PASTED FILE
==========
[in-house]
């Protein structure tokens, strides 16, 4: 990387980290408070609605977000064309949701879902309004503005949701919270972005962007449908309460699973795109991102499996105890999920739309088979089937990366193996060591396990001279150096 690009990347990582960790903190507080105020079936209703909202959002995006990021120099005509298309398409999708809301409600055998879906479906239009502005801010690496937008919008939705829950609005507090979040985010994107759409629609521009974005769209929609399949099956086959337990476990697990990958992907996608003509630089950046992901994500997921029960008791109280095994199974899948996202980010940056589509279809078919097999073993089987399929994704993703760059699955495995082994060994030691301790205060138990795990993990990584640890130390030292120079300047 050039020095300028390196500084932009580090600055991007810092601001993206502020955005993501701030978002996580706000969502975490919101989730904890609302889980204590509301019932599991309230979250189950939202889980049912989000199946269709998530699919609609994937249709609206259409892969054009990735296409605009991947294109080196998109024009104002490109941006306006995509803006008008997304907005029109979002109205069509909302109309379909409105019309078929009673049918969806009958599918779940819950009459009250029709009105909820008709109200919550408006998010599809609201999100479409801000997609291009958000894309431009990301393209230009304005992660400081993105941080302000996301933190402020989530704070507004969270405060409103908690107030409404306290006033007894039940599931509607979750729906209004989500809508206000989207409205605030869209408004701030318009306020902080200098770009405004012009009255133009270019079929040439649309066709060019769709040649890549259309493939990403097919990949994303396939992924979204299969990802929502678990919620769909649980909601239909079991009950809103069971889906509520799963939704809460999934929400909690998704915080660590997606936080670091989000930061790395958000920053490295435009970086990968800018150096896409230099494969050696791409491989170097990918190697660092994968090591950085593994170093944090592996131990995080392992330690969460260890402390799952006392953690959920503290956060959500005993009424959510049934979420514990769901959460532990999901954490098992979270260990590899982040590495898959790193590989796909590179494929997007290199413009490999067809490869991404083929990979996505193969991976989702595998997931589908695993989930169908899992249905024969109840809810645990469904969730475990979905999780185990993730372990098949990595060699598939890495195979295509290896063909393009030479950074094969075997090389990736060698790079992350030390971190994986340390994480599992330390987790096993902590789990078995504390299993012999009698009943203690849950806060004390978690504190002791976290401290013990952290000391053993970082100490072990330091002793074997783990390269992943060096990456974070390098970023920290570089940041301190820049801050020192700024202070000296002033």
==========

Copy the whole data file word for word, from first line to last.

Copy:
[in-house]
């Protein structure tokens, strides 16, 4: 990387980290408070609605977000064309949701879902309004503005949701919270972005962007449908309460699973795109991102499996105890999920739309088979089937990366193996060591396990001279150096 690009990347990582960790903190507080105020079936209703909202959002995006990021120099005509298309398409999708809301409600055998879906479906239009502005801010690496937008919008939705829950609005507090979040985010994107759409629609521009974005769209929609399949099956086959337990476990697990990958992907996608003509630089950046992901994500997921029960008791109280095994199974899948996202980010940056589509279809078919097999073993089987399929994704993703760059699955495995082994060994030691301790205060138990795990993990990584640890130390030292120079300047 050039020095300028390196500084932009580090600055991007810092601001993206502020955005993501701030978002996580706000969502975490919101989730904890609302889980204590509301019932599991309230979250189950939202889980049912989000199946269709998530699919609609994937249709609206259409892969054009990735296409605009991947294109080196998109024009104002490109941006306006995509803006008008997304907005029109979002109205069509909302109309379909409105019309078929009673049918969806009958599918779940819950009459009250029709009105909820008709109200919550408006998010599809609201999100479409801000997609291009958000894309431009990301393209230009304005992660400081993105941080302000996301933190402020989530704070507004969270405060409103908690107030409404306290006033007894039940599931509607979750729906209004989500809508206000989207409205605030869209408004701030318009306020902080200098770009405004012009009255133009270019079929040439649309066709060019769709040649890549259309493939990403097919990949994303396939992924979204299969990802929502678990919620769909649980909601239909079991009950809103069971889906509520799963939704809460999934929400909690998704915080660590997606936080670091989000930061790395958000920053490295435009970086990968800018150096896409230099494969050696791409491989170097990918190697660092994968090591950085593994170093944090592996131990995080392992330690969460260890402390799952006392953690959920503290956060959500005993009424959510049934979420514990769901959460532990999901954490098992979270260990590899982040590495898959790193590989796909590179494929997007290199413009490999067809490869991404083929990979996505193969991976989702595998997931589908695993989930169908899992249905024969109840809810645990469904969730475990979905999780185990993730372990098949990595060699598939890495195979295509290896063909393009030479950074094969075997090389990736060698790079992350030390971190994986340390994480599992330390987790096993902590789990078995504390299993012999009698009943203690849950806060004390978690504190002791976290401290013990952290000391053993970082100490072990330091002793074997783990390269992943060096990456974070390098970023920290570089940041301190820049801050020192700024202070000296002033």